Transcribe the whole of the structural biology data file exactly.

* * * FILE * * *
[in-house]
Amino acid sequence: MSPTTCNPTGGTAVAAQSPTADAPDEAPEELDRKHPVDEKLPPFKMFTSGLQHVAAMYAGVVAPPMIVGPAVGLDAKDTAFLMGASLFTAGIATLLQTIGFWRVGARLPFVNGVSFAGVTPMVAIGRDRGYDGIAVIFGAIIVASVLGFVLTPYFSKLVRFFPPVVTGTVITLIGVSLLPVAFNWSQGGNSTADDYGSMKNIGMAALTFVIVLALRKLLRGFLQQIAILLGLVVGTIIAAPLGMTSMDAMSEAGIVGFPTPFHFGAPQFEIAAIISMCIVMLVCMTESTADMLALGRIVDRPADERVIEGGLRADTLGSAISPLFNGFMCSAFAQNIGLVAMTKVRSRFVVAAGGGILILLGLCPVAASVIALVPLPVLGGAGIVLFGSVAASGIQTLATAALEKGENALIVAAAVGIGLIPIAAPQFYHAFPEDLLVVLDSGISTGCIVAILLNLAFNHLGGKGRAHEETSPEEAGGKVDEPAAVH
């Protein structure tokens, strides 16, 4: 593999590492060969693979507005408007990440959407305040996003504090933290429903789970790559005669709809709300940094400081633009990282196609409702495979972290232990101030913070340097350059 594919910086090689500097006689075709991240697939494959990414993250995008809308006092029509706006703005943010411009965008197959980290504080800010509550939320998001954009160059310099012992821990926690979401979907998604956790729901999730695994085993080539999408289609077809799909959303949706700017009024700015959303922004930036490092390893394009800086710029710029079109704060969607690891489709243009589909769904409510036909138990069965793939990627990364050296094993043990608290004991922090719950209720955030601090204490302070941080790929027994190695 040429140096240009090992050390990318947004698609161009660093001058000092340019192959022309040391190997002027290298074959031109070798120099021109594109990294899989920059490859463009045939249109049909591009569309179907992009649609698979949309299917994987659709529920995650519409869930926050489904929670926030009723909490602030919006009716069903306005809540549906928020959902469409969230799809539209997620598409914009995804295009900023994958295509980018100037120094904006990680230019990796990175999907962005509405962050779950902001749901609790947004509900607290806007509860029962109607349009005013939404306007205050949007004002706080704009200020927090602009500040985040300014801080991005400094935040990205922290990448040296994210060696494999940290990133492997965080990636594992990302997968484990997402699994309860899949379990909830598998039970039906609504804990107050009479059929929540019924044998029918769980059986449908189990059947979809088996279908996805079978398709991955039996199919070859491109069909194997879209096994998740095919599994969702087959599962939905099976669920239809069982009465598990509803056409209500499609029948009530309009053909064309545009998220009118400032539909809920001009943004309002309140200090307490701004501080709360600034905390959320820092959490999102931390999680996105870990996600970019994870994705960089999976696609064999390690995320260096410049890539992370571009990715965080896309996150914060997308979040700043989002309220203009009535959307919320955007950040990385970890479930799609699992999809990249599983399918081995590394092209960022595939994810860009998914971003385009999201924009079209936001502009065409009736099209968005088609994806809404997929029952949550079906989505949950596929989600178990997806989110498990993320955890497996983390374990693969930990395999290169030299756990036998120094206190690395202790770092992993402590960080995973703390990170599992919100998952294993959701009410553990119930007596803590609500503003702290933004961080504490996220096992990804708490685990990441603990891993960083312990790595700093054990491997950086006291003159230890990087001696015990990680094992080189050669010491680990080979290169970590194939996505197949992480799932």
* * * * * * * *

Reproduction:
[in-house]
Amino acid sequence: MSPTTCNPTGGTAVAAQSPTADAPDEAPEELDRKHPVDEKLPPFKMFTSGLQHVAAMYAGVVAPPMIVGPAVGLDAKDTAFLMGASLFTAGIATLLQTIGFWRVGARLPFVNGVSFAGVTPMVAIGRDRGYDGIAVIFGAIIVASVLGFVLTPYFSKLVRFFPPVVTGTVITLIGVSLLPVAFNWSQGGNSTADDYGSMKNIGMAALTFVIVLALRKLLRGFLQQIAILLGLVVGTIIAAPLGMTSMDAMSEAGIVGFPTPFHFGAPQFEIAAIISMCIVMLVCMTESTADMLALGRIVDRPADERVIEGGLRADTLGSAISPLFNGFMCSAFAQNIGLVAMTKVRSRFVVAAGGGILILLGLCPVAASVIALVPLPVLGGAGIVLFGSVAASGIQTLATAALEKGENALIVAAAVGIGLIPIAAPQFYHAFPEDLLVVLDSGISTGCIVAILLNLAFNHLGGKGRAHEETSPEEAGGKVDEPAAVH
């Protein structure tokens, strides 16, 4: 593999590492060969693979507005408007990440959407305040996003504090933290429903789970790559005669709809709300940094400081633009990282196609409702495979972290232990101030913070340097350059 594919910086090689500097006689075709991240697939494959990414993250995008809308006092029509706006703005943010411009965008197959980290504080800010509550939320998001954009160059310099012992821990926690979401979907998604956790729901999730695994085993080539999408289609077809799909959303949706700017009024700015959303922004930036490092390893394009800086710029710029079109704060969607690891489709243009589909769904409510036909138990069965793939990627990364050296094993043990608290004991922090719950209720955030601090204490302070941080790929027994190695 040429140096240009090992050390990318947004698609161009660093001058000092340019192959022309040391190997002027290298074959031109070798120099021109594109990294899989920059490859463009045939249109049909591009569309179907992009649609698979949309299917994987659709529920995650519409869930926050489904929670926030009723909490602030919006009716069903306005809540549906928020959902469409969230799809539209997620598409914009995804295009900023994958295509980018100037120094904006990680230019990796990175999907962005509405962050779950902001749901609790947004509900607290806007509860029962109607349009005013939404306007205050949007004002706080704009200020927090602009500040985040300014801080991005400094935040990205922290990448040296994210060696494999940290990133492997965080990636594992990302997968484990997402699994309860899949379990909830598998039970039906609504804990107050009479059929929540019924044998029918769980059986449908189990059947979809088996279908996805079978398709991955039996199919070859491109069909194997879209096994998740095919599994969702087959599962939905099976669920239809069982009465598990509803056409209500499609029948009530309009053909064309545009998220009118400032539909809920001009943004309002309140200090307490701004501080709360600034905390959320820092959490999102931390999680996105870990996600970019994870994705960089999976696609064999390690995320260096410049890539992370571009990715965080896309996150914060997308979040700043989002309220203009009535959307919320955007950040990385970890479930799609699992999809990249599983399918081995590394092209960022595939994810860009998914971003385009999201924009079209936001502009065409009736099209968005088609994806809404997929029952949550079906989505949950596929989600178990997806989110498990993320955890497996983390374990693969930990395999290169030299756990036998120094206190690395202790770092992993402590960080995973703390990170599992919100998952294993959701009410553990119930007596803590609500503003702290933004961080504490996220096992990804708490685990990441603990891993960083312990790595700093054990491997950086006291003159230890990087001696015990990680094992080189050669010491680990080979290169970590194939996505197949992480799932």